Power crisis: Time to go green

Tehri, a hydropower dam in Uttarakhand (Source: Mayank Gupta, Wikimedia Commons)
Tehri, a hydropower dam in Uttarakhand (Source: Mayank Gupta, Wikimedia Commons)

Despite the severe water management crisis India is going through, hydro energy continues to be the second leading source of power, next only to thermal-based energy in the country. Hydropower generates over 16 percent of India’s electricity.

But how sustainable is hydropower? Is it clean, green and renewable, as many experts say? Will moving away from hydropower reduce our carbon footprint in the years to come?

India’s hydropower potential stands at 84,000 megawatt (MW) at 60 percent load factor while the sector’s installed capacity is 42,623.42 MW for large hydro and 4,147 MW for small hydro as per data from Central Electricity Authority as on December 31, 2015. This amounts to 16.45 percent of the total installed capacity of 2,84,303.39 MW.  In India, the hydropower plants operate at barely 32 percent of its capacity.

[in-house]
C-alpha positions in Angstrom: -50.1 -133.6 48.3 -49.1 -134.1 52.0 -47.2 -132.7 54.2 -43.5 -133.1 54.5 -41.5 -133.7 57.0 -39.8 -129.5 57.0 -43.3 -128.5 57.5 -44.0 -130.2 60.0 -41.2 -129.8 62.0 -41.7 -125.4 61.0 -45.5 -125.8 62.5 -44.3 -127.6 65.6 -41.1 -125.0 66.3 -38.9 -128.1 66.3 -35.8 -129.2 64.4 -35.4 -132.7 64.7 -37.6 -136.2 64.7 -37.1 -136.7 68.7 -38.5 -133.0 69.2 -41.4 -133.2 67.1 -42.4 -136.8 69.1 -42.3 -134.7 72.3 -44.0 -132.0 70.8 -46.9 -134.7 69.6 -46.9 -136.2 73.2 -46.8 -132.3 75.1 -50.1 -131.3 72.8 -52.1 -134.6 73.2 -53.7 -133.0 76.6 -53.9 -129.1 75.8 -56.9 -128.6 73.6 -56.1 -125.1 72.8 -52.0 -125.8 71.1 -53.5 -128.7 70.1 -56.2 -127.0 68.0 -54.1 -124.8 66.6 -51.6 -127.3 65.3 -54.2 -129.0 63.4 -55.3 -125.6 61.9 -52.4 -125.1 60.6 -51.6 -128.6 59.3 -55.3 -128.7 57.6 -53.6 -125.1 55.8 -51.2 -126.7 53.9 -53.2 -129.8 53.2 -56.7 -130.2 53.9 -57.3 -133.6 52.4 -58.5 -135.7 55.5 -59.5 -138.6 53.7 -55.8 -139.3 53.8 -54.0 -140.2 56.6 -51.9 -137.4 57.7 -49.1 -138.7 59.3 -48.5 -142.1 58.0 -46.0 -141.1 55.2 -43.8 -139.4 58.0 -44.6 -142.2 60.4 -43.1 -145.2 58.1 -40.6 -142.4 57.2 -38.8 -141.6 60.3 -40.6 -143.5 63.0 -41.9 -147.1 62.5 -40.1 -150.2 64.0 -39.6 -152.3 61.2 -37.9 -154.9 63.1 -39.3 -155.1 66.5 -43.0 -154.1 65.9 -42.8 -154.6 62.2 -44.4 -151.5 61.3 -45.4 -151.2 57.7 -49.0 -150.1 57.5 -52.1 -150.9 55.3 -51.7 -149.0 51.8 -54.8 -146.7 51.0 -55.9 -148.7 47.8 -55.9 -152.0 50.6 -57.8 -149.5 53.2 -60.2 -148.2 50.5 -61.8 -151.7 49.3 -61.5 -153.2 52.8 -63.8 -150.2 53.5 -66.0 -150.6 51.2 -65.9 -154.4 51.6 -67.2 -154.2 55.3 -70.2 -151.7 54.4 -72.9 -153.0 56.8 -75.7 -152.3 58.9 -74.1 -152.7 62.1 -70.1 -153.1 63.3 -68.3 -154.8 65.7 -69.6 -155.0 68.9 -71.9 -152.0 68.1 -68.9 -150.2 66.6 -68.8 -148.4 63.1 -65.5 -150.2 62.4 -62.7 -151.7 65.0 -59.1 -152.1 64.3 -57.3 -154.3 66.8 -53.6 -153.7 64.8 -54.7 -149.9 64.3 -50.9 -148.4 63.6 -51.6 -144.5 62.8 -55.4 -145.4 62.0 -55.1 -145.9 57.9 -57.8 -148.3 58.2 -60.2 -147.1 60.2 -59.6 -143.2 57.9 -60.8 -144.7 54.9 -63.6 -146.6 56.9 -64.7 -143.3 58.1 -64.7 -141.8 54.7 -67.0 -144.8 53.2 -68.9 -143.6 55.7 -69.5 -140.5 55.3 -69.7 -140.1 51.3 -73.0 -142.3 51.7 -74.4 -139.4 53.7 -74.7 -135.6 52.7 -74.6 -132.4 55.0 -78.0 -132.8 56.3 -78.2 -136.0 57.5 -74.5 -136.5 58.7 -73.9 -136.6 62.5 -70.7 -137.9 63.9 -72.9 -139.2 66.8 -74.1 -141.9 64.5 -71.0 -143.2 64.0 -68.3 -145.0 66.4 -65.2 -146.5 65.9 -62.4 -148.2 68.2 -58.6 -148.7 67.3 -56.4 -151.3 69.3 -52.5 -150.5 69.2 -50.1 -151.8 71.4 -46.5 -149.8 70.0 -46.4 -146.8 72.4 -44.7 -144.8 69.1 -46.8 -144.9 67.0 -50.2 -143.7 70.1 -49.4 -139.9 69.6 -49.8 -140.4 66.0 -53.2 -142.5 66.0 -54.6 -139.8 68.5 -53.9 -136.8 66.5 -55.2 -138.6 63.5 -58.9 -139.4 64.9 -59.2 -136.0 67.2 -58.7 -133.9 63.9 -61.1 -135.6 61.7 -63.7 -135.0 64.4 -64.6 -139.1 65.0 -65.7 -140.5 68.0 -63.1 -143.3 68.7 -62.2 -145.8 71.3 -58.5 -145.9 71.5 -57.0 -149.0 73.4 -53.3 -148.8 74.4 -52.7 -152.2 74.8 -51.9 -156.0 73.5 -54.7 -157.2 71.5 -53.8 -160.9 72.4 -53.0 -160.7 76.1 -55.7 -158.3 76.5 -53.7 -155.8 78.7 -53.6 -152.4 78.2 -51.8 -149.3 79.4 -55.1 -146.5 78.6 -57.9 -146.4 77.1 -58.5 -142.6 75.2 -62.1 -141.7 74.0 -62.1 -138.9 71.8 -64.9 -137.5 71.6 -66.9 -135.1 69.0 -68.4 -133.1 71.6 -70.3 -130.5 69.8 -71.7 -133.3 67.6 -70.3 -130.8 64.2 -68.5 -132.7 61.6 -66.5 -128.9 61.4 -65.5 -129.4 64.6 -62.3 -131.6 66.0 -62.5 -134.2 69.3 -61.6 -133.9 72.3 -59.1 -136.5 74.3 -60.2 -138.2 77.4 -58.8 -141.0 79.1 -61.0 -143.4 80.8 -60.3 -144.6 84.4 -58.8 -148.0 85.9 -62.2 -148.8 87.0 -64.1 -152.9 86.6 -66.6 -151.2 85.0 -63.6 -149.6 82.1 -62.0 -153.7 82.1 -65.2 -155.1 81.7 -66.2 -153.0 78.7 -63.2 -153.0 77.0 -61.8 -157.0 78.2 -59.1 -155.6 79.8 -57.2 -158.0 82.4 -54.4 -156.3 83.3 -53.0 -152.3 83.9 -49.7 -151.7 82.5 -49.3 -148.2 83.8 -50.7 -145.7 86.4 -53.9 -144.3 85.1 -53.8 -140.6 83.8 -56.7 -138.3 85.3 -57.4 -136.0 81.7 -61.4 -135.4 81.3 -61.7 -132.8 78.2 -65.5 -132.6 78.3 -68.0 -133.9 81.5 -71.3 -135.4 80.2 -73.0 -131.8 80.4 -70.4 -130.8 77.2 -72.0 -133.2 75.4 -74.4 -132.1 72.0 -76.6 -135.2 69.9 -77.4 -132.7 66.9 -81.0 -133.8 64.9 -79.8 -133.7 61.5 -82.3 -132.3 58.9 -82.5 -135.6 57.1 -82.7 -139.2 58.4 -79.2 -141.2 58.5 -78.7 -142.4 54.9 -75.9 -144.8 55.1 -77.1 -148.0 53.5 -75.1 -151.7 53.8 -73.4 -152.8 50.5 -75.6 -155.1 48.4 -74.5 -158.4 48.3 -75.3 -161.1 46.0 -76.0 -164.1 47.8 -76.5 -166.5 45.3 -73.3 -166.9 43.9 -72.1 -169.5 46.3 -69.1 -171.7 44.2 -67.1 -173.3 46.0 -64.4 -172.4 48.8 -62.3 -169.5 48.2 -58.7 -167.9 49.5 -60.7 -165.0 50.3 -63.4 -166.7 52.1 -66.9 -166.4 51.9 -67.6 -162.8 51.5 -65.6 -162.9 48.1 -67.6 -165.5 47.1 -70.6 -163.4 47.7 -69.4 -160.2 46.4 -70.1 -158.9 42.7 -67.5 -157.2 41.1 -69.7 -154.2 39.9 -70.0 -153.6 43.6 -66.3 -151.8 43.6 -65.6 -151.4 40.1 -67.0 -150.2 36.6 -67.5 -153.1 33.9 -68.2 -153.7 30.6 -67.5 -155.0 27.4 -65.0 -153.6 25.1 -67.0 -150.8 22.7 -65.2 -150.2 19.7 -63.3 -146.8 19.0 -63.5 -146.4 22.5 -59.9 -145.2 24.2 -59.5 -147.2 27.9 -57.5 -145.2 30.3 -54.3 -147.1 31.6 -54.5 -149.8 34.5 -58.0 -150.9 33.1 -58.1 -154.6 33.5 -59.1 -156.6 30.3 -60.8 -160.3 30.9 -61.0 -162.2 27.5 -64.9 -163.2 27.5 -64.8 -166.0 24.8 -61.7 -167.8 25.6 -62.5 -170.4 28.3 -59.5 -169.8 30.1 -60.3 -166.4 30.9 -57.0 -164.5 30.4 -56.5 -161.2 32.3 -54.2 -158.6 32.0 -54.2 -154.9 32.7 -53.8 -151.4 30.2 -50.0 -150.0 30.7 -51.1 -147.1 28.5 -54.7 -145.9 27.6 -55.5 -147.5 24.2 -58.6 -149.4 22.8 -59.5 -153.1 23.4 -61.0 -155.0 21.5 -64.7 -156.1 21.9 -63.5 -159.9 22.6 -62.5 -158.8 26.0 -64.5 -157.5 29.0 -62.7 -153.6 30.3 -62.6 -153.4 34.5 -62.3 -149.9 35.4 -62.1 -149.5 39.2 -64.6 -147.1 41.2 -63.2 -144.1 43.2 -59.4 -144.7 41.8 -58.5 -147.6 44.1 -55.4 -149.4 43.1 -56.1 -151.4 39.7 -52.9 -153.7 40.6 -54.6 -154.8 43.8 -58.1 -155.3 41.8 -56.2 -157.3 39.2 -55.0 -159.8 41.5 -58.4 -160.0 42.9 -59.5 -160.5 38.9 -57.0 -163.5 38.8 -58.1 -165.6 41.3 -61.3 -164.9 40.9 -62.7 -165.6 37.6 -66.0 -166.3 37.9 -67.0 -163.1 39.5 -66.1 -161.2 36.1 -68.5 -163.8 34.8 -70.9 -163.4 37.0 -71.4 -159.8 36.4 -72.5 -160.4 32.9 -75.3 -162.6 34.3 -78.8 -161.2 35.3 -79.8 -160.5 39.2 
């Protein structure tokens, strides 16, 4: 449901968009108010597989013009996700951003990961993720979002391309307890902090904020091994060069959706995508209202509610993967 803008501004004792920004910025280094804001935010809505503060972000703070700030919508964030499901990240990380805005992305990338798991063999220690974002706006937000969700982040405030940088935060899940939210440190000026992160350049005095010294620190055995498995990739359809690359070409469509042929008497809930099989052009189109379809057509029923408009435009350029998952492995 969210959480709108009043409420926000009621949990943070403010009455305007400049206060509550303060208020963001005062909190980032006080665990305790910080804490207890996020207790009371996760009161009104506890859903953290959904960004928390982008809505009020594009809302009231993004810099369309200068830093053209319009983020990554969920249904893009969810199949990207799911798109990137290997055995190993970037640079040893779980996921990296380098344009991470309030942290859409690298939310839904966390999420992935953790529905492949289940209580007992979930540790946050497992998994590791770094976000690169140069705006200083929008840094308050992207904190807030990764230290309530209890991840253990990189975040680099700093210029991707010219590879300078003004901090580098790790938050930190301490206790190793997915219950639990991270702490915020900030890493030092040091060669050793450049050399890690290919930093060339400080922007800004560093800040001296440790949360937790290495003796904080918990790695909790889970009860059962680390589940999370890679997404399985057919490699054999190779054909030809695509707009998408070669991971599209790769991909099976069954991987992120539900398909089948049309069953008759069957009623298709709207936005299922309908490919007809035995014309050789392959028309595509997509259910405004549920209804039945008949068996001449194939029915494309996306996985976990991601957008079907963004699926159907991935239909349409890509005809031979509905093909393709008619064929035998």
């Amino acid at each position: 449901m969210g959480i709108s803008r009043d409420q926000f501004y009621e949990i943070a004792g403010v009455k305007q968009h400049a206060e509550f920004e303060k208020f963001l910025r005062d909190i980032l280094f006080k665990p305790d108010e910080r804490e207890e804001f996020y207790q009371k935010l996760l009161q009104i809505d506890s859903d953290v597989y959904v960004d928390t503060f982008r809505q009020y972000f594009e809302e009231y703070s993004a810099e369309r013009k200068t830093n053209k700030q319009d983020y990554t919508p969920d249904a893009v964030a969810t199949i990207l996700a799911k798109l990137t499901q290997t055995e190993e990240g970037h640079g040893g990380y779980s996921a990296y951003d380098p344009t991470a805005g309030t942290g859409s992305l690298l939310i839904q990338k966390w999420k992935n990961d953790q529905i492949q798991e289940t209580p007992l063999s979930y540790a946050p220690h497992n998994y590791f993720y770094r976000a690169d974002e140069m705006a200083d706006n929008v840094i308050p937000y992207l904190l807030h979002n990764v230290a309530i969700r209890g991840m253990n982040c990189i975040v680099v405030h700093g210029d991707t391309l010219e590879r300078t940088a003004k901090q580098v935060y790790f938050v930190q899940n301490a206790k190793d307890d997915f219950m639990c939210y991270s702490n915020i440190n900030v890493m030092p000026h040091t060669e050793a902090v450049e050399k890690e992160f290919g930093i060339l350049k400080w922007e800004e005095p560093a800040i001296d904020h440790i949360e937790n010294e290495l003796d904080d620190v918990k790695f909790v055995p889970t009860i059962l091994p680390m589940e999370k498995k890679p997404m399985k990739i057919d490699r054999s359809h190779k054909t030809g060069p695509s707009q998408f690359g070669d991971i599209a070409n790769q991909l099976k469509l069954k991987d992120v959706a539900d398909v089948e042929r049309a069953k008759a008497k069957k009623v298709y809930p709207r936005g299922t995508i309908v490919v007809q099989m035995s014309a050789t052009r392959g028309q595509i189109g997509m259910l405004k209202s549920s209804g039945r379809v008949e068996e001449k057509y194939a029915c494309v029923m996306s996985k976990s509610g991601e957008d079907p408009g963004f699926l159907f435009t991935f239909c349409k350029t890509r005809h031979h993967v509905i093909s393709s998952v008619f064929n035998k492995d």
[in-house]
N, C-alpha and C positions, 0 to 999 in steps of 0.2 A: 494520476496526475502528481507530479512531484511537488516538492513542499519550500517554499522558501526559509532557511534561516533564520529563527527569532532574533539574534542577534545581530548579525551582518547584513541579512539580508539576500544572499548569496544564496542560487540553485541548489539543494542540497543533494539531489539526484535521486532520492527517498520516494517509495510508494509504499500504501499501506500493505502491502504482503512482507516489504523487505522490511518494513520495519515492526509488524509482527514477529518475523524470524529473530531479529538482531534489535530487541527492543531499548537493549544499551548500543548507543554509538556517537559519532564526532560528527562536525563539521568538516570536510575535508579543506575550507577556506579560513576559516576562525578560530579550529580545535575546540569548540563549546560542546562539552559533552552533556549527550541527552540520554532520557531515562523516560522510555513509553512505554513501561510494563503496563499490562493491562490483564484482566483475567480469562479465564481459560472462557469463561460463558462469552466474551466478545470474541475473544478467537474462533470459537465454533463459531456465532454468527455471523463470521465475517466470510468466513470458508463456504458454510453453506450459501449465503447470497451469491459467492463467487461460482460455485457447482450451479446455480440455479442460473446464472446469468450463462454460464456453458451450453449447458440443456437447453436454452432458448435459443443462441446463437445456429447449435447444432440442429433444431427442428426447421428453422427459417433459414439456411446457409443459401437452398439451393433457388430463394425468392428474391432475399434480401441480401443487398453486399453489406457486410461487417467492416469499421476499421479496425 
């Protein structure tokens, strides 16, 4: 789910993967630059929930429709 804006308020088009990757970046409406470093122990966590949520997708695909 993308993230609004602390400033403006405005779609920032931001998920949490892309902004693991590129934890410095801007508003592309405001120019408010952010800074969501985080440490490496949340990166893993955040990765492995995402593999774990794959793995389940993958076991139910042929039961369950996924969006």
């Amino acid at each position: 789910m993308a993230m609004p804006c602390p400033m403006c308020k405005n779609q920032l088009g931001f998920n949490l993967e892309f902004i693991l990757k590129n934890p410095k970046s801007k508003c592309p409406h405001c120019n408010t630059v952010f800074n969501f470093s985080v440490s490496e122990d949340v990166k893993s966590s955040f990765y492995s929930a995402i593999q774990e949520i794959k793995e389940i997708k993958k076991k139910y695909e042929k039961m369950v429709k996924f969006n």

Hydropower to meet energy deficit

Large dams are advocated by many to meet both water and energy security. As per the International Hydropower Association’s response in an article by G. Venkatesh titled, Renewable, But Is It Sustainable? India ranks fourth in the world, behind Russia, China and Canada, in terms of hydropower potential that is yet to be developed. In the article, he says, “On the basis of proportional use of hydropower potential, India has developed far less than the norm for the developed world… Much of the undeveloped potential is in the northern and northeastern states along the southern Himalayas.” 

Hydropower is hardly a ‘renewable’ source in the first place. Moreover, the unfettered expansion of hydropower has many hazards. It impacts the local community and the ecosystem in many ways.